Movie Rights Expire -- Is That Bad for Netflix?http://www.fool.com/investing/general/2011/01/05/movie-rights-expire-is-that-bad-for-netflix.aspx Anders Bylund
January 5, 2011
A curious reader recently emailed me to ask about Netflix (Nasdaq: NFLX ) and its content library. He's a happy Netflix user, but was turned off when he found out that titles in his streaming queue didn't necessarily stick around forever. "Is the apparently ephemeral nature of instant viewing rights risky to Netflix given its stated desire to go all-streaming in the future?" was his final query.
Like walking in water
Movie theaters can only hang on to Avatar and the next Twilight installment for a few weeks before passing the baton to the DVD and premium cable windows. And so it goes; no studio wants to sign permanent licenses for anything. That's just not the way it works.
This is why some pundits want Netflix to buy Starz off Liberty Media (Nasdaq: LSTZA ) right now. Netflix currently pays a minuscule $30 million a year for the right to stream movies from Sony (NYSE: SNE ) Pictures and Walt Disney (Nasdaq: DIS ) . That license could become a costly $300 million a year when it's renegotiated -- maybe even more. Why not simply buy the cable channel, thus securing fixed-cost access to those studios forevermore?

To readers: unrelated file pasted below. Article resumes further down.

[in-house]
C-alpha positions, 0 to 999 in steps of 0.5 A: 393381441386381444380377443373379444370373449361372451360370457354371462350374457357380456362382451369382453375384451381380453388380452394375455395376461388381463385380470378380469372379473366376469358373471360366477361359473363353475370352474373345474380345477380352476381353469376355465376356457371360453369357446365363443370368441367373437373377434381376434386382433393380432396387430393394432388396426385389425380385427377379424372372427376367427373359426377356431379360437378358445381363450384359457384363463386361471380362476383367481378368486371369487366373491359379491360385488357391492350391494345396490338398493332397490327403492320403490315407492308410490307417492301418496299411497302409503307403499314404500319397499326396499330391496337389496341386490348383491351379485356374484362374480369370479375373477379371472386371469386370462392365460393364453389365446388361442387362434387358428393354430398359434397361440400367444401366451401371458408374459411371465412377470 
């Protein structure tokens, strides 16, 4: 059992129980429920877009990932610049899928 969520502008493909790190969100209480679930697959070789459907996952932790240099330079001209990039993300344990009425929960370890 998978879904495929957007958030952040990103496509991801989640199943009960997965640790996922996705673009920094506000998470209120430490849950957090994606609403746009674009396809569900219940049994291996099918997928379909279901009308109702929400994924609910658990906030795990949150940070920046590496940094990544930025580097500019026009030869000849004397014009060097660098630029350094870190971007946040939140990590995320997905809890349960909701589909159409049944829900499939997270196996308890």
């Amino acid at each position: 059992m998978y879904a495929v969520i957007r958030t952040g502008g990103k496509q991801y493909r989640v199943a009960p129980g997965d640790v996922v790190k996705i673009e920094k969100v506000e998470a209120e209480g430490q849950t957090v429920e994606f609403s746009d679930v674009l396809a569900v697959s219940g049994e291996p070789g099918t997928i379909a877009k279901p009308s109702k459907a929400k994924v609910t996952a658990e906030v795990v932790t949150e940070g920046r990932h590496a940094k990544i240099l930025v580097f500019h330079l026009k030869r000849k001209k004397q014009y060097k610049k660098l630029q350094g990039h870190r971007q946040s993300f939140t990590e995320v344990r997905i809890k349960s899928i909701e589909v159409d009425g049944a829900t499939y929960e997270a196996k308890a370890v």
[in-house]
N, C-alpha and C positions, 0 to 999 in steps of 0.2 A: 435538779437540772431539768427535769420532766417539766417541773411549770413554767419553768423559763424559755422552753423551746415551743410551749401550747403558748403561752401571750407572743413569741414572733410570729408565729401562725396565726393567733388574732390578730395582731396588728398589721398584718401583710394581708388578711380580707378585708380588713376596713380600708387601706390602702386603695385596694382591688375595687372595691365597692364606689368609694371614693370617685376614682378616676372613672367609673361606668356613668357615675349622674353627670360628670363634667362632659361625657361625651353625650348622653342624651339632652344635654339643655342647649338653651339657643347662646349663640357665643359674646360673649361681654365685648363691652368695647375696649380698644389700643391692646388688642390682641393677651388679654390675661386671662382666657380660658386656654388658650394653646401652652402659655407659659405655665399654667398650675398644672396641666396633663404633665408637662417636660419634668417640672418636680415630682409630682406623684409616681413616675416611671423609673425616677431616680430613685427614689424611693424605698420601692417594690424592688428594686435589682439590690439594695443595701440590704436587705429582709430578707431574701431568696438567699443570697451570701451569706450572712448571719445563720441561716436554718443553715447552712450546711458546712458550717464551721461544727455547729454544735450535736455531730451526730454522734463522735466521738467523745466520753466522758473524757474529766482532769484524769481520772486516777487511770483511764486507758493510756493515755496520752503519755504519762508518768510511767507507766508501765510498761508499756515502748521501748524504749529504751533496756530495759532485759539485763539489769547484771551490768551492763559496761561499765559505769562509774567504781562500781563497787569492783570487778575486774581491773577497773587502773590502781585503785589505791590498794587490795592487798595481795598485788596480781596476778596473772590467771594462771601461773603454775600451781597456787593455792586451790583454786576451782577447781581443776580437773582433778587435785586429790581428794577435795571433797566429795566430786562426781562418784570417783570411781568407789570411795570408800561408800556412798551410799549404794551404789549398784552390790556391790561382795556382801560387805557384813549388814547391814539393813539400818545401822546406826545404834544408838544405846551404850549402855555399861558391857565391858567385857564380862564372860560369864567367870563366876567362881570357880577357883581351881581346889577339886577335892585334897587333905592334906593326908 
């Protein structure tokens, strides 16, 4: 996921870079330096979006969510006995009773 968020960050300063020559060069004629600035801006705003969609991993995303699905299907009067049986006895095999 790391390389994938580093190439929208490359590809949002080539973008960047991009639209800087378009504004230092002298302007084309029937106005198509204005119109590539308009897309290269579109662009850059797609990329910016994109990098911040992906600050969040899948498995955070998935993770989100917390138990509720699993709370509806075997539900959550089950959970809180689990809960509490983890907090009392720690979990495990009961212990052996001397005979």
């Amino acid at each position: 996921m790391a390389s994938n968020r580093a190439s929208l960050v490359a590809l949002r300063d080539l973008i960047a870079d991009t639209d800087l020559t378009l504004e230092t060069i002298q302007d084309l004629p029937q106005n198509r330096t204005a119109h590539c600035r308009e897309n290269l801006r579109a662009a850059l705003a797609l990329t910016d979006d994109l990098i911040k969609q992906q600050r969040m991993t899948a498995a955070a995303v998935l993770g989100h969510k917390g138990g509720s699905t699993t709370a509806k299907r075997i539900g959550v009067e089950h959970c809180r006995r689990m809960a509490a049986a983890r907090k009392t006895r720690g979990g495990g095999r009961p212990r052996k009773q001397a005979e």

Alas, it wouldn't really work. Netflix would be buying a middleman operation, which itself has to work out long-term rights to that content with its backing studios. Starz' contracts with Sony, Disney, and a handful of smaller studios expire between 2012 and 2016. Moreover, Starz pays license fees to the studios for these rights. It wouldn't make any economic sense for Netflix to shoulder those payments in return for ... four years or less of guaranteed fees.
But we're not there yet, and we may never get there at all. The established system of time-limited content licenses is deeply embedded in Hollywood, and it's a large component of how the studios expect to do business. Moving from celluloid to bits and bytes doesn't change that expectation; it only stretches out the addressable market on a global scale.
A change is gonna come
So we Netflix users are stuck with disappearing titles until someone figures out how to make eternal licenses palatable to an industry that hates the very idea. Netflix doesn't do late fees, but I suppose this expir